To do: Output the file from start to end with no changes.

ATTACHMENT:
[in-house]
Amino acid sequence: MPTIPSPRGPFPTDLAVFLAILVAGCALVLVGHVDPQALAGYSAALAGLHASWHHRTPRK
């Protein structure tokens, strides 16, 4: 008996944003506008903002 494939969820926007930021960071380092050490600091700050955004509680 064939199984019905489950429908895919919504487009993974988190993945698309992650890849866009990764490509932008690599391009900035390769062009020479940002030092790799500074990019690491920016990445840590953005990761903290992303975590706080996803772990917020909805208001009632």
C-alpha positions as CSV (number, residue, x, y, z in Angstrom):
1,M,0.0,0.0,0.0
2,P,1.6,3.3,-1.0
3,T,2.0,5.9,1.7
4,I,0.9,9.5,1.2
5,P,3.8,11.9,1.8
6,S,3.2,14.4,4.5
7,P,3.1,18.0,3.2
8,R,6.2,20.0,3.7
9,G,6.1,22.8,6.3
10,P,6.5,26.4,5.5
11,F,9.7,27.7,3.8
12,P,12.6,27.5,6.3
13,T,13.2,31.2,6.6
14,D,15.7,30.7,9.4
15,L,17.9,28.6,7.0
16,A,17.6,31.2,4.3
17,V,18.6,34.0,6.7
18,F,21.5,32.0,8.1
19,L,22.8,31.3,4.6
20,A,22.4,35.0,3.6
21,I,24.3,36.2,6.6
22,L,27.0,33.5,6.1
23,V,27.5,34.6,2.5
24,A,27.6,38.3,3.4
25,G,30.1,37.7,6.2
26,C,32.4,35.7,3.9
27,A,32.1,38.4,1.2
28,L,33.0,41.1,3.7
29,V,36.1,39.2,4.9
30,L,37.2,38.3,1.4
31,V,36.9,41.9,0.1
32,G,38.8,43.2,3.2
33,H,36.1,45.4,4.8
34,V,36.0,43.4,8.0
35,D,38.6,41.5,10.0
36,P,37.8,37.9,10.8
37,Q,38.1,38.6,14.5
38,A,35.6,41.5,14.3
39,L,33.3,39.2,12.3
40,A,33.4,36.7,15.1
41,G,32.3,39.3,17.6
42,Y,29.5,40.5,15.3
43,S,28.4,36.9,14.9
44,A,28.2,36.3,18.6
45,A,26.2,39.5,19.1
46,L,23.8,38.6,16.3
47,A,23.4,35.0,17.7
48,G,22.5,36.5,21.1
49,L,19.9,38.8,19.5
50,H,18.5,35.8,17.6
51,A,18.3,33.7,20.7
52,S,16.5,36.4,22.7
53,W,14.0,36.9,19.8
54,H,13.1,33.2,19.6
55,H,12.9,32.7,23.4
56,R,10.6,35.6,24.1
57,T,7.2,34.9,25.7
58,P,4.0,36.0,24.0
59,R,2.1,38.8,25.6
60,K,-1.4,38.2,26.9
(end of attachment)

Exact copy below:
[in-house]
Amino acid sequence: MPTIPSPRGPFPTDLAVFLAILVAGCALVLVGHVDPQALAGYSAALAGLHASWHHRTPRK
């Protein structure tokens, strides 16, 4: 008996944003506008903002 494939969820926007930021960071380092050490600091700050955004509680 064939199984019905489950429908895919919504487009993974988190993945698309992650890849866009990764490509932008690599391009900035390769062009020479940002030092790799500074990019690491920016990445840590953005990761903290992303975590706080996803772990917020909805208001009632």
C-alpha positions as CSV (number, residue, x, y, z in Angstrom):
1,M,0.0,0.0,0.0
2,P,1.6,3.3,-1.0
3,T,2.0,5.9,1.7
4,I,0.9,9.5,1.2
5,P,3.8,11.9,1.8
6,S,3.2,14.4,4.5
7,P,3.1,18.0,3.2
8,R,6.2,20.0,3.7
9,G,6.1,22.8,6.3
10,P,6.5,26.4,5.5
11,F,9.7,27.7,3.8
12,P,12.6,27.5,6.3
13,T,13.2,31.2,6.6
14,D,15.7,30.7,9.4
15,L,17.9,28.6,7.0
16,A,17.6,31.2,4.3
17,V,18.6,34.0,6.7
18,F,21.5,32.0,8.1
19,L,22.8,31.3,4.6
20,A,22.4,35.0,3.6
21,I,24.3,36.2,6.6
22,L,27.0,33.5,6.1
23,V,27.5,34.6,2.5
24,A,27.6,38.3,3.4
25,G,30.1,37.7,6.2
26,C,32.4,35.7,3.9
27,A,32.1,38.4,1.2
28,L,33.0,41.1,3.7
29,V,36.1,39.2,4.9
30,L,37.2,38.3,1.4
31,V,36.9,41.9,0.1
32,G,38.8,43.2,3.2
33,H,36.1,45.4,4.8
34,V,36.0,43.4,8.0
35,D,38.6,41.5,10.0
36,P,37.8,37.9,10.8
37,Q,38.1,38.6,14.5
38,A,35.6,41.5,14.3
39,L,33.3,39.2,12.3
40,A,33.4,36.7,15.1
41,G,32.3,39.3,17.6
42,Y,29.5,40.5,15.3
43,S,28.4,36.9,14.9
44,A,28.2,36.3,18.6
45,A,26.2,39.5,19.1
46,L,23.8,38.6,16.3
47,A,23.4,35.0,17.7
48,G,22.5,36.5,21.1
49,L,19.9,38.8,19.5
50,H,18.5,35.8,17.6
51,A,18.3,33.7,20.7
52,S,16.5,36.4,22.7
53,W,14.0,36.9,19.8
54,H,13.1,33.2,19.6
55,H,12.9,32.7,23.4
56,R,10.6,35.6,24.1
57,T,7.2,34.9,25.7
58,P,4.0,36.0,24.0
59,R,2.1,38.8,25.6
60,K,-1.4,38.2,26.9